2022 Ford Bronco Raptor Review Update

Ron Sessions, Independent Expert | Aug 16, 2022

Introduction

As Ford continues to expand its already extensive offerings in the Broncosphere, the new-for-2022 Bronco Raptor is the superhero of the lineup with off-road-racing-inspired hardware and capabilities. Its 418-horsepower 3.0-liter EcoBoost V6 engine, extra-wide stance, super long-travel suspension, and reinforced chassis impart high-speed desert-running and boulder-crawling capabilities similar to those of the F-150 Raptor but in a more compact SUV footprint.

Priced at $70,095, including the $1,595 destination charge, the Raptor marks the top of the theme-based Bronco range of rugged 4-wheel-drive (4WD) SUVs that includes the Base, Big Bend, Black Diamond, Outer Banks, Badlands, Wildtrak, and new-for-2022 Everglades trims.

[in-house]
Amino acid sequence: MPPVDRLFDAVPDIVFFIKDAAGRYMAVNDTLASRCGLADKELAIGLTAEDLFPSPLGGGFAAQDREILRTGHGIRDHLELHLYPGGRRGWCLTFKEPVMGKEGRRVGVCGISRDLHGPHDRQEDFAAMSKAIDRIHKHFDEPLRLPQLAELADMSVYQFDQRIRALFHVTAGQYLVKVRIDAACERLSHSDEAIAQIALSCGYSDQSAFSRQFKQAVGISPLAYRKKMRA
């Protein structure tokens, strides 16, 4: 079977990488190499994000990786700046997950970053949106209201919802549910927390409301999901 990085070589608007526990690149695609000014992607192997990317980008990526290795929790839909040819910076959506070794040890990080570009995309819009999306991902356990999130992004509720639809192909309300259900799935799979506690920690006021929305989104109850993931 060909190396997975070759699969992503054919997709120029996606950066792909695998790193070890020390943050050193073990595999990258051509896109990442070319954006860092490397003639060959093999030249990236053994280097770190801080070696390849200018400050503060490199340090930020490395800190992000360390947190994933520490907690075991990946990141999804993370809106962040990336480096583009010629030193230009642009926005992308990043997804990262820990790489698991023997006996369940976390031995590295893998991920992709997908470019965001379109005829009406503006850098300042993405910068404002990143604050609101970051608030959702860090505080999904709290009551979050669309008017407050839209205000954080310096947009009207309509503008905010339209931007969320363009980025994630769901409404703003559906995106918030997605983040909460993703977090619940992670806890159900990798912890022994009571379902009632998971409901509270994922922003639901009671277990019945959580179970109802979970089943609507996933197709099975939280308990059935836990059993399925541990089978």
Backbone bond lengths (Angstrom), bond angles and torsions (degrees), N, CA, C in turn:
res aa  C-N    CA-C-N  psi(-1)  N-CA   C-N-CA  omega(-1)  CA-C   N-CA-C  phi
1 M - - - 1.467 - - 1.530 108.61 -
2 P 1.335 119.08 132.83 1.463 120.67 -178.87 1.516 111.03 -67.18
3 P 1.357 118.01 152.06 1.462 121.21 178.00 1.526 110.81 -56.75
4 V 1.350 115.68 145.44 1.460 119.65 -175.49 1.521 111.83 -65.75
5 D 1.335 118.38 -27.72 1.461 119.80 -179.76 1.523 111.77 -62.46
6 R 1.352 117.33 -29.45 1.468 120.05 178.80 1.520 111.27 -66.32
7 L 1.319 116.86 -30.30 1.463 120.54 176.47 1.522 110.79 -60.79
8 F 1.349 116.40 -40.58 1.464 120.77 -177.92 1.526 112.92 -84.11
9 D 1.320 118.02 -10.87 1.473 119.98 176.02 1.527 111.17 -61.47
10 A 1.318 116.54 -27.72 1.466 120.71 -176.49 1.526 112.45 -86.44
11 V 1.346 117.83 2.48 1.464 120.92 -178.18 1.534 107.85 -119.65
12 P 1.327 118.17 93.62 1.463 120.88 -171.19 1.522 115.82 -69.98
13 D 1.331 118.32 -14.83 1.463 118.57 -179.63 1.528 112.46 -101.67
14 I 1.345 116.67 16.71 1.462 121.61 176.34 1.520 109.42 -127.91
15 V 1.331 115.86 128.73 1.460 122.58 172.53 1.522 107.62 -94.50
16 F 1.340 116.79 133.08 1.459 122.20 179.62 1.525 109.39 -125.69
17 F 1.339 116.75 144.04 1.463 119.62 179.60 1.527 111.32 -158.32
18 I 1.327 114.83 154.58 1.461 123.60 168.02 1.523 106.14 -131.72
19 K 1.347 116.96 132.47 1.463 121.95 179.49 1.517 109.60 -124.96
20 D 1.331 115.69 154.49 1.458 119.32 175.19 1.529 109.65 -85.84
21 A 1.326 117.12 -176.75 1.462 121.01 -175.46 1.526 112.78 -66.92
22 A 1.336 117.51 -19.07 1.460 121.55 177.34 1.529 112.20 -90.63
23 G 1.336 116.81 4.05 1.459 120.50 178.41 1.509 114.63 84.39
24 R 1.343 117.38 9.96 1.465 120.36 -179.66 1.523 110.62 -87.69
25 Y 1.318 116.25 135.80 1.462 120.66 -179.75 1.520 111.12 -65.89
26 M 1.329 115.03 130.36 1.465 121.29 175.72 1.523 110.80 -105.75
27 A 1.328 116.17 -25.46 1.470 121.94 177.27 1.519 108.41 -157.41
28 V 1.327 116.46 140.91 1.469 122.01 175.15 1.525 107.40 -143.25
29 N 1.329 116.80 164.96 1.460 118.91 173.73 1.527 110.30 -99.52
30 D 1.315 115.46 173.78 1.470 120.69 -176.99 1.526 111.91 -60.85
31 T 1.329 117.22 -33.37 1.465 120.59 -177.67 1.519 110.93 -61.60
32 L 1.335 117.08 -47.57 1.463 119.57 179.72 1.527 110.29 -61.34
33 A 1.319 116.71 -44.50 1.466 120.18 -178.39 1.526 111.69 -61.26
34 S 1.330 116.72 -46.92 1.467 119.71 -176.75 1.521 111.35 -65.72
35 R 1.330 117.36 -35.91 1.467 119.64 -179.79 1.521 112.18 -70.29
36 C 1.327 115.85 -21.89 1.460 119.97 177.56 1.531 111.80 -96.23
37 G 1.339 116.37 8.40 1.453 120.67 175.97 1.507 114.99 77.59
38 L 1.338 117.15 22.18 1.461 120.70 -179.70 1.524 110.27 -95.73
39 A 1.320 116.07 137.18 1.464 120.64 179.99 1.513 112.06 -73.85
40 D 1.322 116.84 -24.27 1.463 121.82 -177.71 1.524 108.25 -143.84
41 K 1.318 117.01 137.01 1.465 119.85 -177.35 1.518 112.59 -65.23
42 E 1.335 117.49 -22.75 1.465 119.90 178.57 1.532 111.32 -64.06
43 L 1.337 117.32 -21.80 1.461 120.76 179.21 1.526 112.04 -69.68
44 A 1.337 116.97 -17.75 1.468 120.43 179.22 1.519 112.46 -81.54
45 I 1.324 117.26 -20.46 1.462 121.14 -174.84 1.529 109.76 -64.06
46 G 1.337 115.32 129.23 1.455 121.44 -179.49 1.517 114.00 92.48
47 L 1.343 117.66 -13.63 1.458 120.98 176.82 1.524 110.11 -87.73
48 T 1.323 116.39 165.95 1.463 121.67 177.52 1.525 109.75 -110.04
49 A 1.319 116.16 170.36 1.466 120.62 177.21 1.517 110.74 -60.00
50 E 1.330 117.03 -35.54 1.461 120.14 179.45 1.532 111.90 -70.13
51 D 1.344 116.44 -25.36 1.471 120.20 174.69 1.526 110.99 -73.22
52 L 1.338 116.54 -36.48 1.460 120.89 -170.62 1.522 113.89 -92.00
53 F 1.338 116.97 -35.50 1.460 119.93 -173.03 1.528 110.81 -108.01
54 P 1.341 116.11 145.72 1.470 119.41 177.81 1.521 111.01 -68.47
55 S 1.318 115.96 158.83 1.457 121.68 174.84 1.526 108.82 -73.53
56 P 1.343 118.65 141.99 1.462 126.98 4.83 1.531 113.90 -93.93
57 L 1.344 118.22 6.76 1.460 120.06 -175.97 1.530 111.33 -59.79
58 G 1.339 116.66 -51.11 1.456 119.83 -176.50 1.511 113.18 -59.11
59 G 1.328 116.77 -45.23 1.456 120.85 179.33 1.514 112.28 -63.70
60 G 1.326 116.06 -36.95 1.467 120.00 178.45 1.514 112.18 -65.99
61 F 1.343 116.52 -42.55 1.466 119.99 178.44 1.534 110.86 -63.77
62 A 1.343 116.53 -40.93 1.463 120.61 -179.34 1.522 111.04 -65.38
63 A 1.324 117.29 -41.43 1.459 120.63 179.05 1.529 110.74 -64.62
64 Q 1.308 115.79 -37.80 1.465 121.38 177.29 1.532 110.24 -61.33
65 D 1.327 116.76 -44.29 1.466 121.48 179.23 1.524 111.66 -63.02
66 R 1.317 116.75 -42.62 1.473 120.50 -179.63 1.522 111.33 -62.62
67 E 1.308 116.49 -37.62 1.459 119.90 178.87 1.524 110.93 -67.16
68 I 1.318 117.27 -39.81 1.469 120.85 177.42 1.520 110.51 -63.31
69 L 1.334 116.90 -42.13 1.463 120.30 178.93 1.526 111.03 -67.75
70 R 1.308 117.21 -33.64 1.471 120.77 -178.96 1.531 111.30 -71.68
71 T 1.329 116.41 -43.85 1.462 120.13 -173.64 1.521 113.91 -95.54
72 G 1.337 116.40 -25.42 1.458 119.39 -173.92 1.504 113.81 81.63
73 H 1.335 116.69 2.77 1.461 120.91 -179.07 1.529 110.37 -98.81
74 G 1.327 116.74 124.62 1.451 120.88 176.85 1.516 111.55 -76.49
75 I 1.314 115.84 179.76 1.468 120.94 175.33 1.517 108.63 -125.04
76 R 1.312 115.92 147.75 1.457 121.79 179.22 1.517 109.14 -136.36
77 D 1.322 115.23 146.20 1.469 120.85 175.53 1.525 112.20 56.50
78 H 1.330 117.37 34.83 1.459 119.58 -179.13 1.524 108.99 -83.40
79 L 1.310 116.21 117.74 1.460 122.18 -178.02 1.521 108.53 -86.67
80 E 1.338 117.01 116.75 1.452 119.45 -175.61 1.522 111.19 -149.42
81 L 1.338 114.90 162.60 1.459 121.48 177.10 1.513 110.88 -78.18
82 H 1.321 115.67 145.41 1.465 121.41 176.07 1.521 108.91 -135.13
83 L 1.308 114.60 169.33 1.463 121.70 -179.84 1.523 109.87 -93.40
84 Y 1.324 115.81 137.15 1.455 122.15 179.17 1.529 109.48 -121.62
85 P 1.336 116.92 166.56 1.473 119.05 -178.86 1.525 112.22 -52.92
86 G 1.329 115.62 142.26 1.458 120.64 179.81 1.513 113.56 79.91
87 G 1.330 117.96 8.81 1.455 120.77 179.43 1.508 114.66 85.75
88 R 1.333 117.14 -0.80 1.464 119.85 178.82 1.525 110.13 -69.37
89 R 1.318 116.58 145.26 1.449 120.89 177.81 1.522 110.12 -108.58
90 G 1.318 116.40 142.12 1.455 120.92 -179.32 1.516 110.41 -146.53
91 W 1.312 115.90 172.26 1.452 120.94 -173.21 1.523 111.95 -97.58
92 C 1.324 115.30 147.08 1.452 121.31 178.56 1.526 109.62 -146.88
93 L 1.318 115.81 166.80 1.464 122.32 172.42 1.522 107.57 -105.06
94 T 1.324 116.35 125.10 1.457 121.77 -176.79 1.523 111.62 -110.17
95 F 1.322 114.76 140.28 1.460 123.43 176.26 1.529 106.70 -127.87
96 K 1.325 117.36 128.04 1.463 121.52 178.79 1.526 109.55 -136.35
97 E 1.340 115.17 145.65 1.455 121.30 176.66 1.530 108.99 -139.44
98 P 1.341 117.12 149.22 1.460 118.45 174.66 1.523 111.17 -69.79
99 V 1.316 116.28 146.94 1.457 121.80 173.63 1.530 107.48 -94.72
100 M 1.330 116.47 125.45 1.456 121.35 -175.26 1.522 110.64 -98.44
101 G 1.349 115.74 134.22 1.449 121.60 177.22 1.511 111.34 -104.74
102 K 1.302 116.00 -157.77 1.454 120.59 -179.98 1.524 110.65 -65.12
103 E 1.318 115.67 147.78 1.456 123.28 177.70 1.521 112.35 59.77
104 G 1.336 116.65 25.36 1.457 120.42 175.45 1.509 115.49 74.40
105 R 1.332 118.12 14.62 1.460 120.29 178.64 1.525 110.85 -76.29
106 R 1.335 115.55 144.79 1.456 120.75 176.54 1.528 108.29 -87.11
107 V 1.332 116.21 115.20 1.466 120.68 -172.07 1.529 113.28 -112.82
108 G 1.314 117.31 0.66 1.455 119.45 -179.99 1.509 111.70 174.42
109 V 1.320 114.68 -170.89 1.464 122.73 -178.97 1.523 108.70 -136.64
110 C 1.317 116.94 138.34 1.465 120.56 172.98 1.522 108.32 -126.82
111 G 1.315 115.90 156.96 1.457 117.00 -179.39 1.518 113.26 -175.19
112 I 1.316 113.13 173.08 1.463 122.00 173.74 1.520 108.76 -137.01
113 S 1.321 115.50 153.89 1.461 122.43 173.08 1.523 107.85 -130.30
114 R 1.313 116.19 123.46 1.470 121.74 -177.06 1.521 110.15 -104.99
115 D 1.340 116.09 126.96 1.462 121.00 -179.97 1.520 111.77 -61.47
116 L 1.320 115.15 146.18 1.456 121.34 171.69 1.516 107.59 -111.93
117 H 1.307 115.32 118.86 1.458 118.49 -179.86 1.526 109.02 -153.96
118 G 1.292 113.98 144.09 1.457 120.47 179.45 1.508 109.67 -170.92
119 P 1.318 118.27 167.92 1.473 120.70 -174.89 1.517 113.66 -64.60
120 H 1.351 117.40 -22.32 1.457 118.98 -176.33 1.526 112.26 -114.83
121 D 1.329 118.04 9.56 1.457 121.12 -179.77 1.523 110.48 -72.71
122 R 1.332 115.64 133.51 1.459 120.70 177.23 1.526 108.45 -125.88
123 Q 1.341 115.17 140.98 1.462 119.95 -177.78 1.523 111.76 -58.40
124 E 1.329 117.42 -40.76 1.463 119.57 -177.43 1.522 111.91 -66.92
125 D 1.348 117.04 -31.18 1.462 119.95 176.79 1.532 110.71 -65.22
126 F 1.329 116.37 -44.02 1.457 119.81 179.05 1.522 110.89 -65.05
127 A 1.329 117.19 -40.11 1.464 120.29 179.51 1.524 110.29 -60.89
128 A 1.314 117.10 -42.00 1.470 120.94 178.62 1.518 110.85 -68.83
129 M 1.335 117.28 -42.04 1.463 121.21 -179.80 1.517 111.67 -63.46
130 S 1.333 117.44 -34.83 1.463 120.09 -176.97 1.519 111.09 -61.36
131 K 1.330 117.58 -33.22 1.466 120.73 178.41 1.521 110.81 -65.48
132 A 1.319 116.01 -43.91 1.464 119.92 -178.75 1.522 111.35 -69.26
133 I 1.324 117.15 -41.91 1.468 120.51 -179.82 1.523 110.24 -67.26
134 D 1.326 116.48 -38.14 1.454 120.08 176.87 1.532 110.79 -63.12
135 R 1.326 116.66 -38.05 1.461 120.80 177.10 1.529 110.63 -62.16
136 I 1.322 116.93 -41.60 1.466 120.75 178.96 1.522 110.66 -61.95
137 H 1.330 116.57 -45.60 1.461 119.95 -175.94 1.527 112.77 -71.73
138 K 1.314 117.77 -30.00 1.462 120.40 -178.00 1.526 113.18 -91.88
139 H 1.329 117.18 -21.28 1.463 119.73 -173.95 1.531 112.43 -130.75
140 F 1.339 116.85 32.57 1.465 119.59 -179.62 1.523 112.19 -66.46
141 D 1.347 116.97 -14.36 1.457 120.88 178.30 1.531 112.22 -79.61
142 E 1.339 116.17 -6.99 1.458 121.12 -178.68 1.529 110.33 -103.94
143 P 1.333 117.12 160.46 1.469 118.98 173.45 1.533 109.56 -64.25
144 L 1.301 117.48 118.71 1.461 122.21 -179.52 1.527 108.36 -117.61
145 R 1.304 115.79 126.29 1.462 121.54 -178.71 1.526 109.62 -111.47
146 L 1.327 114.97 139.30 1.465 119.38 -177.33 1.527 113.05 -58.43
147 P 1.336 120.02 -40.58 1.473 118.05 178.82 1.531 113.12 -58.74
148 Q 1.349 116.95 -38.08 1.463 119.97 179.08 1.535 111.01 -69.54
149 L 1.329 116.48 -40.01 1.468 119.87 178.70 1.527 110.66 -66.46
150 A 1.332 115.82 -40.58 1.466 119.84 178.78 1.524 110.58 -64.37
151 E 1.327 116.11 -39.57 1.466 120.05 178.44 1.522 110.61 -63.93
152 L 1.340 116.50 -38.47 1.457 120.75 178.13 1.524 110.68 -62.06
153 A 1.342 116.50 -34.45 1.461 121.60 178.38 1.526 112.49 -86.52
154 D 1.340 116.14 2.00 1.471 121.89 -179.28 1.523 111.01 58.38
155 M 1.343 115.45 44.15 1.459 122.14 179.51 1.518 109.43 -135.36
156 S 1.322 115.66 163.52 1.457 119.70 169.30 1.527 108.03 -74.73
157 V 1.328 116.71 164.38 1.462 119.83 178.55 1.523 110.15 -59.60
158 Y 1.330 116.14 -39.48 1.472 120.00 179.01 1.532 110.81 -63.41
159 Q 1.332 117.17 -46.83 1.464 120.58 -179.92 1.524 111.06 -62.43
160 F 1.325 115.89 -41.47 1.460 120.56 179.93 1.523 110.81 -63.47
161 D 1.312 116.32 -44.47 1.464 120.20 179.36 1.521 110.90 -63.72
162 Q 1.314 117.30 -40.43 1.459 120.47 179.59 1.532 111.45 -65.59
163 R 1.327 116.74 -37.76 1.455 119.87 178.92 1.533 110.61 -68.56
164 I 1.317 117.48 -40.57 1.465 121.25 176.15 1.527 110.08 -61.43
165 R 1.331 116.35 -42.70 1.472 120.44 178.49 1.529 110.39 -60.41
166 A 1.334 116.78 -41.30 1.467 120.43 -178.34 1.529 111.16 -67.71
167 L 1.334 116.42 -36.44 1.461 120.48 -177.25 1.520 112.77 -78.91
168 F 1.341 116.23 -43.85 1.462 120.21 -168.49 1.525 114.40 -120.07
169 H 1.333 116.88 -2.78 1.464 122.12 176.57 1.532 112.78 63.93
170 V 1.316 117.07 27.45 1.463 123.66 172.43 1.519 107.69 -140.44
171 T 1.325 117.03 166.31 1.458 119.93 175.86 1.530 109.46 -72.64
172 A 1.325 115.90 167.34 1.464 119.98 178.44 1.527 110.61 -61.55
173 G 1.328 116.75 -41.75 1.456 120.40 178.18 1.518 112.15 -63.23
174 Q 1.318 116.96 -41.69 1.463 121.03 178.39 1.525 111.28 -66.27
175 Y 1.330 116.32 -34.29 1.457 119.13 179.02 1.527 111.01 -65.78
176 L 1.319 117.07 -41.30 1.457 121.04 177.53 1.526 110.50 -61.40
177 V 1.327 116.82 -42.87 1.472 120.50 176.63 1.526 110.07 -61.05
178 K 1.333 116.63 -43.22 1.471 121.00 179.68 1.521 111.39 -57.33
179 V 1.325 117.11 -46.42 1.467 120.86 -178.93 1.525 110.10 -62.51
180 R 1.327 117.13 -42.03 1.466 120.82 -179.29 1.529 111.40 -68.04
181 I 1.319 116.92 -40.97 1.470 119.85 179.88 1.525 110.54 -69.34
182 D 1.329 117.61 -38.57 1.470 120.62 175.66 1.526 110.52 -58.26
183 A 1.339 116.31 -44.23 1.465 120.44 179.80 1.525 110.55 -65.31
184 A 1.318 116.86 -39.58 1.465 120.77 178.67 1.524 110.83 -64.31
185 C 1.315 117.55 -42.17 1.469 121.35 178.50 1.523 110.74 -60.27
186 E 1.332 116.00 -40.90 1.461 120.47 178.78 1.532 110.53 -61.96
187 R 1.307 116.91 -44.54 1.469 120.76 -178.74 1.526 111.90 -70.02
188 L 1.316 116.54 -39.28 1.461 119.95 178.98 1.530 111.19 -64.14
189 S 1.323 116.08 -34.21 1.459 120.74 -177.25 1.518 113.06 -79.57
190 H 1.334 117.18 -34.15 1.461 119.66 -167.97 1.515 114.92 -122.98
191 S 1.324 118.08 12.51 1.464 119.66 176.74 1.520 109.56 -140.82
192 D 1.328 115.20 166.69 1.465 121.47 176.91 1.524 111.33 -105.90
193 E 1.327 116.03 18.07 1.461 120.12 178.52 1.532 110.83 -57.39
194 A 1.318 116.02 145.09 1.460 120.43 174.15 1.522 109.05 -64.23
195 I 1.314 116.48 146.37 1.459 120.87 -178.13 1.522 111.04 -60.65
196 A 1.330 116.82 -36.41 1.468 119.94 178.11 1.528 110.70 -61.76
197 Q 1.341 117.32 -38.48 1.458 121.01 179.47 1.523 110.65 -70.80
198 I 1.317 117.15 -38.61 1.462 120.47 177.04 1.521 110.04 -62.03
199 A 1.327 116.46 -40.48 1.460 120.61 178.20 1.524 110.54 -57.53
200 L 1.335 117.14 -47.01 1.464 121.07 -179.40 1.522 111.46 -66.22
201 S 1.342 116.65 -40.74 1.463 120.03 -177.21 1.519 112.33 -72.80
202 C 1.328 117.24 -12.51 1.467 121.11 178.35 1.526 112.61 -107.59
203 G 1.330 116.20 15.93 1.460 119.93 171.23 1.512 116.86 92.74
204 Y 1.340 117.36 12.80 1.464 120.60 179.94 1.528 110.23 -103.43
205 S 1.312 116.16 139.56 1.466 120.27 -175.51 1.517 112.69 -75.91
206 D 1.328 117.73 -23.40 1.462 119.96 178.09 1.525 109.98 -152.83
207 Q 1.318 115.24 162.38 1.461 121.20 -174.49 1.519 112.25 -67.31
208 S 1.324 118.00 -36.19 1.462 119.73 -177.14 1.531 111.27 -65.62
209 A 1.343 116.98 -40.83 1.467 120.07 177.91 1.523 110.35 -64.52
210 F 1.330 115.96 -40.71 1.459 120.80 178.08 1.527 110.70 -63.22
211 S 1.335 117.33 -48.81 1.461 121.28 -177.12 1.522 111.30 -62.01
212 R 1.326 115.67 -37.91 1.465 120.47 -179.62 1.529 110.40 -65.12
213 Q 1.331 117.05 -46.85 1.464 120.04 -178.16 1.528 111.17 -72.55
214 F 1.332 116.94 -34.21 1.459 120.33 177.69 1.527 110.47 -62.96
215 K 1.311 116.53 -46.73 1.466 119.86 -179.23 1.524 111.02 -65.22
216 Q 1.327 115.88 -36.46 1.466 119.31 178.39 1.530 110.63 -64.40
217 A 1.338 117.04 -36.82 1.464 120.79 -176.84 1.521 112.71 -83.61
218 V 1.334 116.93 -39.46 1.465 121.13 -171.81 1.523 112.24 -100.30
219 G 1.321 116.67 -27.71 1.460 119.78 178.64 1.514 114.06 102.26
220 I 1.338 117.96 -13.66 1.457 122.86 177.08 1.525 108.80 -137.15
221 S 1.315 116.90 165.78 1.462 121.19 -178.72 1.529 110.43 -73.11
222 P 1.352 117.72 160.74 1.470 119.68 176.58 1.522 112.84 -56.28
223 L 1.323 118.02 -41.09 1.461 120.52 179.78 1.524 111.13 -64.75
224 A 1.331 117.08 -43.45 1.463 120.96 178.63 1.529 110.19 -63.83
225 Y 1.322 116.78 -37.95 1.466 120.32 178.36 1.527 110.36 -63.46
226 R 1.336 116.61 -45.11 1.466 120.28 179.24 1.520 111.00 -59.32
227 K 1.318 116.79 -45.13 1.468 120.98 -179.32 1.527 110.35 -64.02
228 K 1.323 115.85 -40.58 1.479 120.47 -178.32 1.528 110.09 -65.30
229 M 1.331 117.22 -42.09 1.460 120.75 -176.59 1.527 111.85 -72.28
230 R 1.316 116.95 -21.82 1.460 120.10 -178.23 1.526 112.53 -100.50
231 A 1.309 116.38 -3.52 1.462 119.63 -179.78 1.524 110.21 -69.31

Available as a 4-door only, the new Bronco Raptor is the most powerful and capable street-legal version of Ford's iconic SUV to date.

It looks the part, too. Emphasizing the Bronco Raptor's wide stance, the automaker fills the SUV's grille with large "FORD" block letters, bracketed with amber daytime running lamps and accented by a trio of amber clearance lights. Muscular bulges on the front fenders and rear quarter panels constructed of sheet-molded compound help contain the massive 37-inch all-terrain tires, aided by even larger black wheel flares so big and imposing they have their own separate mud flaps.

The Bronco Raptor's standard running boards and the outboard sections of the steel front bumper detach for even better clearance from stumps, boulders, and the like. The front bumper includes tow hooks, removable Rigid fog lamps, and Rigid off-road lamps. Heavy-duty skid plates protect the Raptor's underpinnings from the front bumper to the rear of the 4WD transfer case.